Why should you believe Charles Soutullo? Why should you believe that testimony? A couple of reasons.

First of all, as to the allegations mad that Mr. Soutullo has made deals for his testimony and has benefitted from his testimony -- well, his testimony is impeachable enough just by who he is. He is not the most reputable character in the world. But there are certain types of impeachment that we don't just have to take his word for. Things about deals and cases being dropped, those are things that we know about. And you can't put a witness on the stand to testify to things you know are a lie. You can't do that.

Charles Soutullo was a crook and a no-good bum, but he didn't lie about those deals because he didn't get any. He may have wanted one. He may have thought he was going to get one, but he didn't Those charges in Fort Lauderdale were dropped just for the reasons he said they were. The first three were dropped because there was no evidence. The last two were dropped because it came up to Court twice and the prosecuting witness didn't appear, so the Judge threw it out.

The Judge in Fort Lauderdale and the prosecuting people in Fort Lauderdale didn't even know about his cooperation up here because they weren't told. The same with the people in California.

He was taken back to California and given five years probation with nine months in jail, because that's what some Judge in California thought he deserved. They were not told about his cooperation because we had no contact with him until he had served his sentence.

Mr. Barrs: "Judge, I object to the prosecutor testifying."

Mr. Selvig: "I believe that's a comment on what Mr. Soutullo said."

THE COURT: "Objection overruled".

(R. 1385-87).
16. Soutullo stated in his affidavit: "I was scared that I would have to do time in jail. I was sure that the police and State would help me on my case. They told me that they would put in a good word and help me." Clearly, his testimony at trial was false. Clearly, the prosecutor relied heavily on Soutullo's false testimony and improper and false vouching was well taken. At a minimum, Mr. Scott is entitled to an evidentiary hearing.

17. Further, Soutullo's affidavit establishes mitigation in Mr. Scott's case: "Rick (Kondian) was the kind of person that usually called all of the shots. He was a leader type." Yet, at Mr. Scott's trial, the prosecutor was able to turn this mitigation around: "As you remember from the evidence, Richard Kondian had used drugs that day and was fairly high that night. Richard Kondian is more than four years younger than the Defendant." The prosecutor concluded: "he (Scott), in fact, was the dominant person in carrying out the actual murder of James Alessi" (R. 1682-83). This, Soutullo's affidavit demonstrates that Mr. Scott was deprived of additional mitigation evidence. The prosecutor, in fact, urged the jury to consider Scott to be the leader and argued this was aggravating.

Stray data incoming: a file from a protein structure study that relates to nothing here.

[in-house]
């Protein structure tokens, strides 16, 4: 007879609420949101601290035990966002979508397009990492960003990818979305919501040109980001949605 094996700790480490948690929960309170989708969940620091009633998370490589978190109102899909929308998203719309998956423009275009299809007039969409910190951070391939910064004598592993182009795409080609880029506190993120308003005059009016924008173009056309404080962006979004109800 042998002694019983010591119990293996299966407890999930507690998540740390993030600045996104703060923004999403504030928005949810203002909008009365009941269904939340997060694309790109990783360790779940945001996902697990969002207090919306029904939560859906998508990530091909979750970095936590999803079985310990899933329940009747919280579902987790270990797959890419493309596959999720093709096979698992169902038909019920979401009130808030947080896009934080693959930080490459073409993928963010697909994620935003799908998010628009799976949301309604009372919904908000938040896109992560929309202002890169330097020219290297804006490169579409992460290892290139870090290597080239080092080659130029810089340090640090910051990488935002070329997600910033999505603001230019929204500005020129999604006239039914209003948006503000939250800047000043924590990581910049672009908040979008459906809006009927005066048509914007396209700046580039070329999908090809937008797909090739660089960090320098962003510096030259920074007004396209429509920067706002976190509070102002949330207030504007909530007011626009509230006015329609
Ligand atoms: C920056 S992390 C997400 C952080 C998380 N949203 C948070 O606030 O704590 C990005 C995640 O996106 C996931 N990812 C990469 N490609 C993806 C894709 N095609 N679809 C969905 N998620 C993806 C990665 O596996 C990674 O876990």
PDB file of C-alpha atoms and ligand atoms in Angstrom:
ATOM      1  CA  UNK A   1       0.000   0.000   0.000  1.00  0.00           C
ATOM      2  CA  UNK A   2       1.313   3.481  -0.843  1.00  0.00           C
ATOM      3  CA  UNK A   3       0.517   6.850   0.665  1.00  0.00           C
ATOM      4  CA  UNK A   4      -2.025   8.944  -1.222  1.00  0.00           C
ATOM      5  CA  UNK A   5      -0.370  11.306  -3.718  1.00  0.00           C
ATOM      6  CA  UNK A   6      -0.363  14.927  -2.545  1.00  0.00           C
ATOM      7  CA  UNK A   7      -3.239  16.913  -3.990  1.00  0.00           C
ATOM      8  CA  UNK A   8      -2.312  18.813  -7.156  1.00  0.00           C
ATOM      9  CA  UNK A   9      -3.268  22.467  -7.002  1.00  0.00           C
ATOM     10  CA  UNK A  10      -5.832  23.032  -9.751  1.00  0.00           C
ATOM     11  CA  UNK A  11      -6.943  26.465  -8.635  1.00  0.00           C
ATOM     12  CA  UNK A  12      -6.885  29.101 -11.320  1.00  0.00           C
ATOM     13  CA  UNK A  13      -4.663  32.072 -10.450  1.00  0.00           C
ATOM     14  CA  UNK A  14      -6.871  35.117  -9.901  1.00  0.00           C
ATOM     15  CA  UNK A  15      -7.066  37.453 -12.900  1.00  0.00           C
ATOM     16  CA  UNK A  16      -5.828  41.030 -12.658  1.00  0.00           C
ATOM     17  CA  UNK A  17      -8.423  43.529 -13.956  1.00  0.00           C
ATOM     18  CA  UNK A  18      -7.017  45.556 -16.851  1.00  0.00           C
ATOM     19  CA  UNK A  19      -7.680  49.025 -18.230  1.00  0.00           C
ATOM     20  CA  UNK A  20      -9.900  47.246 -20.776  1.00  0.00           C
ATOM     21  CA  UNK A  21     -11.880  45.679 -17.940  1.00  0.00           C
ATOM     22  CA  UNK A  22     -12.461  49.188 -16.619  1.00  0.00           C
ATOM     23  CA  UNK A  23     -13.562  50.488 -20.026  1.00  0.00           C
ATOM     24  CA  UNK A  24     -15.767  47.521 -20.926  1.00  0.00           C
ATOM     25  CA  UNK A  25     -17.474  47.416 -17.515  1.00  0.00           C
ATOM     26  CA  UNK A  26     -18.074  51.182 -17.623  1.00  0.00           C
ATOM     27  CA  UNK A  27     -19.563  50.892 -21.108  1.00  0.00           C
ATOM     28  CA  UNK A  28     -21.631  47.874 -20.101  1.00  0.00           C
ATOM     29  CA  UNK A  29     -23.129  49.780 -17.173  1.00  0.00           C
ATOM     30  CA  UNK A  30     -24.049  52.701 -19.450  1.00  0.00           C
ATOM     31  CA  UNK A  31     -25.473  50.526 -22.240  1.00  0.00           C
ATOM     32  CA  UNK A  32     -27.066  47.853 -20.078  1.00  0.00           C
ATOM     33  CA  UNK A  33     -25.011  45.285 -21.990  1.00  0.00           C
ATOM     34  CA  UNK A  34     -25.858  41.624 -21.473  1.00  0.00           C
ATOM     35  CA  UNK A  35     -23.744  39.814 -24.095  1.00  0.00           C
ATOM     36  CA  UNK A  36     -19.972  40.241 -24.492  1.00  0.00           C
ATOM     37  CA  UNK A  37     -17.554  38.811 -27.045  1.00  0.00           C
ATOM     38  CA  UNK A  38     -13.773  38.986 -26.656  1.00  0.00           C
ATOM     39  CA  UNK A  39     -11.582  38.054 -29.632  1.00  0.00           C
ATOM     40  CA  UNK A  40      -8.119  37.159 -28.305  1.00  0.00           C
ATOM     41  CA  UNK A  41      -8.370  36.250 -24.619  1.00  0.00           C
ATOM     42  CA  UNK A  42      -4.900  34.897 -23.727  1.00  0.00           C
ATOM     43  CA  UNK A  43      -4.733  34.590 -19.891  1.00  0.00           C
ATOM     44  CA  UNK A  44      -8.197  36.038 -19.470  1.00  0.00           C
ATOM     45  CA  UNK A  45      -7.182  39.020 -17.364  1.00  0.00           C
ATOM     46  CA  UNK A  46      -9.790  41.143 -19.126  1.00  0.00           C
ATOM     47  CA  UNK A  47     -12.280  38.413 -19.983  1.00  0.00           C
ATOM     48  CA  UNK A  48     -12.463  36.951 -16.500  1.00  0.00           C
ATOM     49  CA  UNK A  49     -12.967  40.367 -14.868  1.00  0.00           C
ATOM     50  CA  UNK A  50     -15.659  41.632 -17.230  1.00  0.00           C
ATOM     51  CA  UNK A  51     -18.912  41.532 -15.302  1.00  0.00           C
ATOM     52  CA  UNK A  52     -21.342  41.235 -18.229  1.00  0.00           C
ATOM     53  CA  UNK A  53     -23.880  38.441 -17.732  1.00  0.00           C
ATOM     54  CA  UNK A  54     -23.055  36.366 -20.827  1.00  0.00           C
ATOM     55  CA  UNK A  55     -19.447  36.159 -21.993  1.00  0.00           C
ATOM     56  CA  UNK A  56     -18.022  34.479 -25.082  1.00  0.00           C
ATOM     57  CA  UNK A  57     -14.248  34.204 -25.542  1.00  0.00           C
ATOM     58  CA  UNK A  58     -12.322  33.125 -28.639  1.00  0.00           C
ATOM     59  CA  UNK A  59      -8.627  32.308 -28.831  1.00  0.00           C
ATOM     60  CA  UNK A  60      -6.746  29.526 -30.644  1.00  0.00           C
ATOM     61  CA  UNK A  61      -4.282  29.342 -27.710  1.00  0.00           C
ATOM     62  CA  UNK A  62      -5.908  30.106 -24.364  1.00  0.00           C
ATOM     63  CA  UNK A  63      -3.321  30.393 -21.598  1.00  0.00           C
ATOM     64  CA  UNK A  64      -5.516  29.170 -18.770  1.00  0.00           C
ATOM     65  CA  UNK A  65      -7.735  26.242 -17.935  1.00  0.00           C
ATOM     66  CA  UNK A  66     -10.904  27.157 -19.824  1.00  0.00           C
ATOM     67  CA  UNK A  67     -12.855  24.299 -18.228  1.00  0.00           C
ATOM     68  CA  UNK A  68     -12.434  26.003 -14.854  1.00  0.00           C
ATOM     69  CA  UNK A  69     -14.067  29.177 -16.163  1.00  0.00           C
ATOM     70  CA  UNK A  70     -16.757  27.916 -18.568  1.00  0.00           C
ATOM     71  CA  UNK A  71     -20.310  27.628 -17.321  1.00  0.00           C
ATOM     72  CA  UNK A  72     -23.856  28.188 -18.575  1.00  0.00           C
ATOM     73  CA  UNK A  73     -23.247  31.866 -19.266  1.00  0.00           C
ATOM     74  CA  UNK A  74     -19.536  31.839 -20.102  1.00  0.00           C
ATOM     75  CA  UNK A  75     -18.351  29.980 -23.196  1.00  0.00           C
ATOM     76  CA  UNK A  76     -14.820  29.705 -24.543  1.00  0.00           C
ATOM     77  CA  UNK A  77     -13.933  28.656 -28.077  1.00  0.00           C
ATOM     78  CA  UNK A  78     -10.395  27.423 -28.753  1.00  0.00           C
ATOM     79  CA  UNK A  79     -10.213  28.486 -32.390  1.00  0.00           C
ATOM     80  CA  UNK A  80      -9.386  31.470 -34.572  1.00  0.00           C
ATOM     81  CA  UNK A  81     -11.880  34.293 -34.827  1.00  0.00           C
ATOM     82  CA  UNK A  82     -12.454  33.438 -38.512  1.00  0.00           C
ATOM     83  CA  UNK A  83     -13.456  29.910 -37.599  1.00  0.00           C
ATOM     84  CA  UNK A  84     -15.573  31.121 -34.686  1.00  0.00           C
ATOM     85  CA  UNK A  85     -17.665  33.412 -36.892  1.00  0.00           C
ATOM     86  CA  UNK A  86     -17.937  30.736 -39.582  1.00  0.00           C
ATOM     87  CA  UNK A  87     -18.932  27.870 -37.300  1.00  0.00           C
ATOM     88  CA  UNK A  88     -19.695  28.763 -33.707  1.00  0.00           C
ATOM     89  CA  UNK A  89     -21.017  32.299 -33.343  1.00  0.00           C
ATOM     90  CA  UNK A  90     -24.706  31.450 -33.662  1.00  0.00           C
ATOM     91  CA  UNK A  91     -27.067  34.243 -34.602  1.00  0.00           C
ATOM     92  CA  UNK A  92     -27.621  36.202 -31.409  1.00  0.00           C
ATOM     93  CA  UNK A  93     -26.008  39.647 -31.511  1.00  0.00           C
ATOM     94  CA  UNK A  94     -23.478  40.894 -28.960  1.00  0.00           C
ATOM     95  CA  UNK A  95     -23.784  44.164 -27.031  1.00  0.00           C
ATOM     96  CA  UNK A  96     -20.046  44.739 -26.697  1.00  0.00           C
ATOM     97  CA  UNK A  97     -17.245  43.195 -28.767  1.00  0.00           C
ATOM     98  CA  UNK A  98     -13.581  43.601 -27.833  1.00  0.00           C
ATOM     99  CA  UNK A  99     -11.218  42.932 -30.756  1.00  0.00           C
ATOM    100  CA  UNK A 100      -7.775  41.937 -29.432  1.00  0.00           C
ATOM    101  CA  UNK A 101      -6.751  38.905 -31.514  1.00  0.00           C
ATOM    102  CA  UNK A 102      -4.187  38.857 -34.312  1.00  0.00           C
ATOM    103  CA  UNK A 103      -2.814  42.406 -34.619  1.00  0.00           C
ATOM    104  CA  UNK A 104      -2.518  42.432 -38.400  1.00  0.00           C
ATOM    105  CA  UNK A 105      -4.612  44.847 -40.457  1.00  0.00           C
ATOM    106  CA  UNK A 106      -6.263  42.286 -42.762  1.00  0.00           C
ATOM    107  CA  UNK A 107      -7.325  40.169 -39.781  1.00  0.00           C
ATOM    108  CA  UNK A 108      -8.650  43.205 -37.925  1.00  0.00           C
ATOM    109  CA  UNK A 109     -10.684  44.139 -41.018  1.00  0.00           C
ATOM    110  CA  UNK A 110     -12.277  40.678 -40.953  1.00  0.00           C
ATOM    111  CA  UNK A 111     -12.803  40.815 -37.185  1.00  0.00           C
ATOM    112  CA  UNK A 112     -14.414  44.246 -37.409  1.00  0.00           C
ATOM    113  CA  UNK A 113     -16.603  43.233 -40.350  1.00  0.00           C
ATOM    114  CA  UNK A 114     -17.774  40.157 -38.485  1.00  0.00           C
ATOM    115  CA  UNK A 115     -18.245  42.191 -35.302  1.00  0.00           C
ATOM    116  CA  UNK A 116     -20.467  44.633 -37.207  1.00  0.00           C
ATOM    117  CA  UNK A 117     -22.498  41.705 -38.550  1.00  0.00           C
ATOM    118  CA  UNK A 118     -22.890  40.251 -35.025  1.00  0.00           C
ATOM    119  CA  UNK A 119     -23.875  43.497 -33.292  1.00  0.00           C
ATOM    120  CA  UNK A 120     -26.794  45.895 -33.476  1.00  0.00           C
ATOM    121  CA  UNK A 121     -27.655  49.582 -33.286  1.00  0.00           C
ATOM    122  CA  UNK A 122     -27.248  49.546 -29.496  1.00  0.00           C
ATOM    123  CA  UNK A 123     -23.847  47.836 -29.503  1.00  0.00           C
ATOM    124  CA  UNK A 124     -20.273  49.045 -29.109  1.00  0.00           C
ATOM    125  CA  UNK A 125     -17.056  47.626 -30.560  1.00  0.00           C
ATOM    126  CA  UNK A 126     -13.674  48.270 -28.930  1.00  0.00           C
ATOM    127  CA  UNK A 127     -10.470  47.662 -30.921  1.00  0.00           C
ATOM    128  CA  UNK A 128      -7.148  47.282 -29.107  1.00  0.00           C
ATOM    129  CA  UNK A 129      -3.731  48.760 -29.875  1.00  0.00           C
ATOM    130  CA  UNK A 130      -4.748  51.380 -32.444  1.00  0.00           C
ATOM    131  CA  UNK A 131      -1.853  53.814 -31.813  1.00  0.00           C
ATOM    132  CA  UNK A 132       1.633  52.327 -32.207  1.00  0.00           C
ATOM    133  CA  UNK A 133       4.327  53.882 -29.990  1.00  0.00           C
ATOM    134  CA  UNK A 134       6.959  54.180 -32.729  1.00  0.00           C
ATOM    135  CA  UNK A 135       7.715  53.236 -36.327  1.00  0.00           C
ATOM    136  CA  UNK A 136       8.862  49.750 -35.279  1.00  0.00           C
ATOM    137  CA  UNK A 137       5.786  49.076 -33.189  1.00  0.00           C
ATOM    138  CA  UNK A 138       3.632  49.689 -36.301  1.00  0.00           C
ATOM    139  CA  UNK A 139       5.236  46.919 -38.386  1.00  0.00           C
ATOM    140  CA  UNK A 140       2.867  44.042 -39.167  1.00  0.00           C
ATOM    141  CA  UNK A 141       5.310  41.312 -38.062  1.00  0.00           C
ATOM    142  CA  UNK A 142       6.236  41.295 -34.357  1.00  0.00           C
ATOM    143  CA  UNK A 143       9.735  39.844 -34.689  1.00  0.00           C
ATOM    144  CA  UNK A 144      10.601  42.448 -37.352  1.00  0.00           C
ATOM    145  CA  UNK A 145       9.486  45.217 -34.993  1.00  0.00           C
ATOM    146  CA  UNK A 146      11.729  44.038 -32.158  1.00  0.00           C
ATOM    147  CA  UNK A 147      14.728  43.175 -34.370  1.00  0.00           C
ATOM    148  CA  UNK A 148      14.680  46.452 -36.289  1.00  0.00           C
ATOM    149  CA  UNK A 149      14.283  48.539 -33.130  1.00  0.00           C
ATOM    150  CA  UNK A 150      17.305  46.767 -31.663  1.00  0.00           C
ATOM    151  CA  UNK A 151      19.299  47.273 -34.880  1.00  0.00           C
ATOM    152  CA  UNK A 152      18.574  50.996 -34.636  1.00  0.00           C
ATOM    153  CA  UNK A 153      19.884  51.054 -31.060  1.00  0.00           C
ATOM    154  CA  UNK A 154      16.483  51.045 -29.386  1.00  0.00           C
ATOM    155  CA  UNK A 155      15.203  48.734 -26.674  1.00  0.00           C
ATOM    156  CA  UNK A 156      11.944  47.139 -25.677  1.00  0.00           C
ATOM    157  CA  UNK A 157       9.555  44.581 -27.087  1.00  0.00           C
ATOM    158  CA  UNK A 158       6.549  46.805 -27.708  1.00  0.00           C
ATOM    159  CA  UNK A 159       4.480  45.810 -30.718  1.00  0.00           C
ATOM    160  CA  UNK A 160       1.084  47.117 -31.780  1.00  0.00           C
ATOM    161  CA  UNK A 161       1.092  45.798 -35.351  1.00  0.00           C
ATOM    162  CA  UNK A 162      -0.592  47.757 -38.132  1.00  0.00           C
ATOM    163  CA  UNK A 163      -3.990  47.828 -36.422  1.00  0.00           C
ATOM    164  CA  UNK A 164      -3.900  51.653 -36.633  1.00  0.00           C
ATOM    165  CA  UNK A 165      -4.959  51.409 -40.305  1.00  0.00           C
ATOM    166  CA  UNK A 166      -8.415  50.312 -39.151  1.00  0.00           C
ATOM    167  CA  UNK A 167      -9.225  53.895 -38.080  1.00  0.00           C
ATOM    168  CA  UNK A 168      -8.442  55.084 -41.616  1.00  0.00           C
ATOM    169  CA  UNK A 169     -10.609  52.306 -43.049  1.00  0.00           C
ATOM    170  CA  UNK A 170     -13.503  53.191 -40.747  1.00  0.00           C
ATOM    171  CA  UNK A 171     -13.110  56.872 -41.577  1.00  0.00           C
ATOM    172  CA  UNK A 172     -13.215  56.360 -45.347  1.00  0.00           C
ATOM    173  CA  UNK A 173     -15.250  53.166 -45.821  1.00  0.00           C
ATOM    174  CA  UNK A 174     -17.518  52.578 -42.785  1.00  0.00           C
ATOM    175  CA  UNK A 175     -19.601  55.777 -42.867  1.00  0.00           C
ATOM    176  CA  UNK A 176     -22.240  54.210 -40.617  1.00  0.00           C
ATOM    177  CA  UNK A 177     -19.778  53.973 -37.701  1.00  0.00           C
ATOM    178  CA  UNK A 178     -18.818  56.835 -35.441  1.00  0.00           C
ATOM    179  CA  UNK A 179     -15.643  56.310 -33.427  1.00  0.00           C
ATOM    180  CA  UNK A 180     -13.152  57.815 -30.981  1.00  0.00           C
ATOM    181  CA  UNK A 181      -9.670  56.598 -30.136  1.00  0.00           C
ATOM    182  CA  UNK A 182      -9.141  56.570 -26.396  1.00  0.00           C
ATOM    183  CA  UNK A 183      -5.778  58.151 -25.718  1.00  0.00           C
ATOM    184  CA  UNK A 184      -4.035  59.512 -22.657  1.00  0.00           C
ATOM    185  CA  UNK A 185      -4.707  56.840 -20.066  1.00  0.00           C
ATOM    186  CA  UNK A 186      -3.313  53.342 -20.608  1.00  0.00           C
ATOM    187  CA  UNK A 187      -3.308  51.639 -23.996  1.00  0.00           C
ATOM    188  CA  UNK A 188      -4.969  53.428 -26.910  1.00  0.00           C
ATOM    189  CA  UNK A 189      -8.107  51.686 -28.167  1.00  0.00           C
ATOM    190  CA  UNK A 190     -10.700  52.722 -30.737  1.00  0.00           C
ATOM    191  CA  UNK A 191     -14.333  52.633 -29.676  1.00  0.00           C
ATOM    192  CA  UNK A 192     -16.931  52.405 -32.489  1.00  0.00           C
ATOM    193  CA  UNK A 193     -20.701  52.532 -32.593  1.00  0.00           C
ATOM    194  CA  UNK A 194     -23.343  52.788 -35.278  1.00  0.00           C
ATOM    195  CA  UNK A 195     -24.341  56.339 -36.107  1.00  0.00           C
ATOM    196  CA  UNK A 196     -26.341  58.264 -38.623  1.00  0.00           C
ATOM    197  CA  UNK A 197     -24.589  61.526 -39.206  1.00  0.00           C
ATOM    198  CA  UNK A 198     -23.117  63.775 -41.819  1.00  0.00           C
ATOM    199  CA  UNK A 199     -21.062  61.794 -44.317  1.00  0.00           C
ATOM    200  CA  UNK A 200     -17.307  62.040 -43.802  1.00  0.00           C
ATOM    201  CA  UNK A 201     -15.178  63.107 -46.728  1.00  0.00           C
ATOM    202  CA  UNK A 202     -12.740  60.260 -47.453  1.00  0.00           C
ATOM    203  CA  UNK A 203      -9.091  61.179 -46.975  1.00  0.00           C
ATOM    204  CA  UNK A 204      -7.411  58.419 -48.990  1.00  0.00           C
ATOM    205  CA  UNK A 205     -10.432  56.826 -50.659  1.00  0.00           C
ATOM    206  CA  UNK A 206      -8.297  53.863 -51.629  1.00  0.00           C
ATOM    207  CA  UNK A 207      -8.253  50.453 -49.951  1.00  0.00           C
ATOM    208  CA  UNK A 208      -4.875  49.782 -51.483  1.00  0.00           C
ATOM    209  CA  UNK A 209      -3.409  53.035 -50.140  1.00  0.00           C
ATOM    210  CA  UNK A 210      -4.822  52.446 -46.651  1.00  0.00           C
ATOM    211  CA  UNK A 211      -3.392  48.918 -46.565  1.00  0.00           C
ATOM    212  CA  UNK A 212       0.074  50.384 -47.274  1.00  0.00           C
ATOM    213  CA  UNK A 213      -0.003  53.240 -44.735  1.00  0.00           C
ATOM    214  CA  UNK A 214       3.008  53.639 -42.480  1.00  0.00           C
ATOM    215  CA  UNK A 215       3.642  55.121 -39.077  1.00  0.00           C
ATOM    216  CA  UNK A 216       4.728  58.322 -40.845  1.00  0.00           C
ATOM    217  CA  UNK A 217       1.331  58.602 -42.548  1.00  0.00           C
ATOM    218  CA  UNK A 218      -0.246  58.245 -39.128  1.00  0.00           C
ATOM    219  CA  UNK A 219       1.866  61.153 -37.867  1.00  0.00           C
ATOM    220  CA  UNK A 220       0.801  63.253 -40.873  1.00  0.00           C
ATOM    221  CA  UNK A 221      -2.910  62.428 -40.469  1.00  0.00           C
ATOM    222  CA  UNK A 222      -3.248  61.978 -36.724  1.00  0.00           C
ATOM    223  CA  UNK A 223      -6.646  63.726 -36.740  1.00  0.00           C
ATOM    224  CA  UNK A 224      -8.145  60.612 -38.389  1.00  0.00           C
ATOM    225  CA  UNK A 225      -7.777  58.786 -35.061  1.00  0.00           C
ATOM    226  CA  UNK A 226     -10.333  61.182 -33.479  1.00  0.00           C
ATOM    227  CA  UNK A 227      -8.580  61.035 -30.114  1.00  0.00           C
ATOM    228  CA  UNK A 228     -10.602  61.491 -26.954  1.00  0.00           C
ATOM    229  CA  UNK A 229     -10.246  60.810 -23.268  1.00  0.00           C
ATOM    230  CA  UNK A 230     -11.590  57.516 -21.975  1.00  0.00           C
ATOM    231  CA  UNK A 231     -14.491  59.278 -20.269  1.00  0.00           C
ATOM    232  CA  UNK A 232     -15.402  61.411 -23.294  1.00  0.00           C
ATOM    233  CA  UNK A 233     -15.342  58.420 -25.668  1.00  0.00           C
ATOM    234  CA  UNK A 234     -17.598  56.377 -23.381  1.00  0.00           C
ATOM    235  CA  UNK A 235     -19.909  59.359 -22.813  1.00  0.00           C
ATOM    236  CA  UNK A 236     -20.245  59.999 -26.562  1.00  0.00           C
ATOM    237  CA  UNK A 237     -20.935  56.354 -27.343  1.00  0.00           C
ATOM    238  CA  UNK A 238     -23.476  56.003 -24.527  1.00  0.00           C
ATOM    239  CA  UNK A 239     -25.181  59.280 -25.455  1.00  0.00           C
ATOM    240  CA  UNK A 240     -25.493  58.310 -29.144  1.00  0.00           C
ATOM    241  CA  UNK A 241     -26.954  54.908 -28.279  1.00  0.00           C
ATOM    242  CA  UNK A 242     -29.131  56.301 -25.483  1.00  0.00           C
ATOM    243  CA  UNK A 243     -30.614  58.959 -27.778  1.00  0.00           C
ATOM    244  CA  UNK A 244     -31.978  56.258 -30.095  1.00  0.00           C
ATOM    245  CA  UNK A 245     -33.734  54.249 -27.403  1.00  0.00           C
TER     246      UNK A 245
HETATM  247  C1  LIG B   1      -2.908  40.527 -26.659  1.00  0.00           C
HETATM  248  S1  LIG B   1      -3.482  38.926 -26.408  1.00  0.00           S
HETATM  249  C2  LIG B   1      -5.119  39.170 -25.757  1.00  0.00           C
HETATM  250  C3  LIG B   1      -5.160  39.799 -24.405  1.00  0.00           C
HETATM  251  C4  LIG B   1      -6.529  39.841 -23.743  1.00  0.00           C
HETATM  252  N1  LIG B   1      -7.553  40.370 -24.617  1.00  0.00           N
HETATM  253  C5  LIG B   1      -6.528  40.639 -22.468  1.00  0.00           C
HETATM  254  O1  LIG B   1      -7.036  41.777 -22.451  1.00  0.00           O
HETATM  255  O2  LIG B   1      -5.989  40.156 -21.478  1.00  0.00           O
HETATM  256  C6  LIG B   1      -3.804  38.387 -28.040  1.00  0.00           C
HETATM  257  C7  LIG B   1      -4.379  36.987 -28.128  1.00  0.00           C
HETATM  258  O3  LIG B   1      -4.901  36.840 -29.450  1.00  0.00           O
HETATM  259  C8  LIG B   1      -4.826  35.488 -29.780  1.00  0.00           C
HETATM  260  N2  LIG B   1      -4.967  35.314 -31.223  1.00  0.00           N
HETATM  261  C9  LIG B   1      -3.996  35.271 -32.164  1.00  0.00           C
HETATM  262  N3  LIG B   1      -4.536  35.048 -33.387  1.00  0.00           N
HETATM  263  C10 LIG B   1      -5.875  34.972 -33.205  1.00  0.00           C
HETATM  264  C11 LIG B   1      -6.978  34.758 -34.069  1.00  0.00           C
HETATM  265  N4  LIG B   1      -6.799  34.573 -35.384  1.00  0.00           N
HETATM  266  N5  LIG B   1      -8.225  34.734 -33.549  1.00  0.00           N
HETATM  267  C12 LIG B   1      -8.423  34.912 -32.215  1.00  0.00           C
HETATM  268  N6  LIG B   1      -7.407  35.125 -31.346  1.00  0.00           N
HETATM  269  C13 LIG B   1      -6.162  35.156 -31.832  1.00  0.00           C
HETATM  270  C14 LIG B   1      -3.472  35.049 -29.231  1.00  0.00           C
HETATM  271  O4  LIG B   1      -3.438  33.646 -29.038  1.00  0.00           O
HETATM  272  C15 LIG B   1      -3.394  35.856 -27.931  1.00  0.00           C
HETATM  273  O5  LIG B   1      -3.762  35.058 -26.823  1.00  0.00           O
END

18. In its opinion, this Court overlooked the evidence corroboration Kondian's and Soutullo's affidavits. This Court ignored Jeff Walsh's affidavit in which it was established that Kondian was the left handed killer. This Court ignored the undisclosed police report which demonstrated taht after the homicide Kondian had cut left index finger which required five stitches. This Court ignored Robert Aver sworn statement that Kondian had told him that after the fight got started with Alessi, "Paul got scared and ran out the door." This Court overlooked the trial testimony which corroborated this, the screen was pulled out from molding consistent with Mr. Scott's panicked departure (R. 840, 957). This Court overlooked the sworn statement of Bernadine Bernard who was in Mr. Scott's hotel room when he and Kondian returned from Alessi's. She indicated that:

Q: You came back into the bathroom. What was the first thing you heard? Maybe you weren't in the bathroom, but you were coming back to the hallway --

A: As I got to the door Rick (Kondian) told Bo (Paul Scott) you just ran out on me anyway, punk.

Q: Did you hear anything before that statement, immediately before that statement?

A: Oh, yeah. I did hear Bo (Paul Scott) say loud, well, you are crazy anyway, or he said either you are crazy or I didn't know you were that crazy.

Q: Did you hear anything else immediately before that?

A: No.

Q: So Bo (Paul Scott) said what he said, then Rick said -- what did Rick say again?

A: Then Rick said, "You ran out on me anyway." or "You're a punk. You ran out on me." He told him he ran out on him.

Q: What next did you hear?

A: I wanted to know -- oh, no, nothing. Bo (Paul Scott) walked out of the bathroom. When I walked into the bathroom Bo walked out of the bathroom and went and sat something like that, so they really didn't speak.

Q: Was it at this time that Rick said I had to do everything myself?

A: He said that a few times. he reminded me of -- like I don't know, like he wanted to be somebody real important, because he is a little guy, short little guy, and he was walking back and forth saying stuff, and I don't remember what he was saying exactly, but he was talking like. he was kind of upset too.

He said "Well, you ran out on me and I had to do everything myself, and then I am going to help you out, and I don't know why I am doing it."

And Bo (Paul Scott) said, "Shut up. I don't even want to hear it."
And I was just trying to figure out what was going on myself, what had happened. I wanted to know what they did or anything.

Q: After Rick left did you ask Bo (Paul Scott) what happened?

A: Yeah.

Q: What did Bo (Paul Scott) tell you?
What did he say?